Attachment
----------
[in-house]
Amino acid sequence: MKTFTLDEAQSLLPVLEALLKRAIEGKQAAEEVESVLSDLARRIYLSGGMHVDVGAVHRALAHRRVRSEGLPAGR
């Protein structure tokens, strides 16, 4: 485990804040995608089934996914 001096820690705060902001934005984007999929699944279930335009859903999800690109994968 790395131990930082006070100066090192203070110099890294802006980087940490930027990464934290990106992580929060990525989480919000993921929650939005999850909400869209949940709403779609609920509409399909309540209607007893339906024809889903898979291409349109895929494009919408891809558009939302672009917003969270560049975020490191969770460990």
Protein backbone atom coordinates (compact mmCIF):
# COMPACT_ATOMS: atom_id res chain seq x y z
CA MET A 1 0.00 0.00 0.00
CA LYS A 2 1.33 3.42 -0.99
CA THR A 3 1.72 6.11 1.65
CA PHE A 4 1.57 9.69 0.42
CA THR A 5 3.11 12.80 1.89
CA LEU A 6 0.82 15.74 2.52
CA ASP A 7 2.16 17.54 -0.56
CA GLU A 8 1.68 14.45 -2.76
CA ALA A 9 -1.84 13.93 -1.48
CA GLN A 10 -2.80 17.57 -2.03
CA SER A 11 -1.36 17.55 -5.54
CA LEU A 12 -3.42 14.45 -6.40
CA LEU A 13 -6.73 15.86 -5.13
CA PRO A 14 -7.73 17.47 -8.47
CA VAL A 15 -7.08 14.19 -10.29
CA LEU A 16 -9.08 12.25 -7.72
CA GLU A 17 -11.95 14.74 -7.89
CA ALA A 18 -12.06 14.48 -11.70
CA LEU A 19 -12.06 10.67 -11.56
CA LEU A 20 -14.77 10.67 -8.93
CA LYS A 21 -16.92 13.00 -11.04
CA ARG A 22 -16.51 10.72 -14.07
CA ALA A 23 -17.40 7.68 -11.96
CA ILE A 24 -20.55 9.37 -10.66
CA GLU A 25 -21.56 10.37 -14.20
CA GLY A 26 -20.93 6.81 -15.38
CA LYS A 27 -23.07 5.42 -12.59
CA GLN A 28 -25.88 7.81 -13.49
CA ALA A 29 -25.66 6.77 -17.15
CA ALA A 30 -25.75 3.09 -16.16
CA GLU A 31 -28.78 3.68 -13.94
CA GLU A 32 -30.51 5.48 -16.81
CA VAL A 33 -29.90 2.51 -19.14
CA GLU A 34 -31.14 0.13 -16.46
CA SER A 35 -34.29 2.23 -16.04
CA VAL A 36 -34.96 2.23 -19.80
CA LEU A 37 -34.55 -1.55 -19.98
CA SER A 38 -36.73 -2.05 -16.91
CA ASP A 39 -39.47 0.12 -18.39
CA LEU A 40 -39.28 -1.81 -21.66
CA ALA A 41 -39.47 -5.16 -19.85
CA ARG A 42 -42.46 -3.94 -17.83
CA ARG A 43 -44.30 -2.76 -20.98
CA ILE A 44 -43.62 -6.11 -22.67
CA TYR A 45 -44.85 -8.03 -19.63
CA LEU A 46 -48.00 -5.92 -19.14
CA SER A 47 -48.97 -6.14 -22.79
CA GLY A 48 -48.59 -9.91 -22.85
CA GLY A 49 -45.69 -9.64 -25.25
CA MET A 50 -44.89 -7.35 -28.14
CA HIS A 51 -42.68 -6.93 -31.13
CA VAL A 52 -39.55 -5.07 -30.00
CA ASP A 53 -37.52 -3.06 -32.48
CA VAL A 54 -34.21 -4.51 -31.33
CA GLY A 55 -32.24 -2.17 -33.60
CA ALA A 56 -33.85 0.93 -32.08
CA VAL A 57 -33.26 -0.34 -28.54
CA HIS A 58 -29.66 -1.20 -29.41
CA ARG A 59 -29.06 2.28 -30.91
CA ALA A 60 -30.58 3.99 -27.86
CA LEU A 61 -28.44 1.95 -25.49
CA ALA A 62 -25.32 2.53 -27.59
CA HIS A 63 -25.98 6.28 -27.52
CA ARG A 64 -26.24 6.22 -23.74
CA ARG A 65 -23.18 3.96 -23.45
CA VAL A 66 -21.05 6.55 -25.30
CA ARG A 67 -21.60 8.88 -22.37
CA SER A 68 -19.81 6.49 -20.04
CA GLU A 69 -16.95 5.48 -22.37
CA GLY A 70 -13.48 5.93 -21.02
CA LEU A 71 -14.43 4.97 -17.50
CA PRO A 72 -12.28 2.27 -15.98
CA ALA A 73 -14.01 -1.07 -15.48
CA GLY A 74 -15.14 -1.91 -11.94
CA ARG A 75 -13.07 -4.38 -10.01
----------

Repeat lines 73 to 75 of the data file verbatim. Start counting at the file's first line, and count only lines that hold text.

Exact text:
CA SER A 68 -19.81 6.49 -20.04
CA GLU A 69 -16.95 5.48 -22.37
CA GLY A 70 -13.48 5.93 -21.02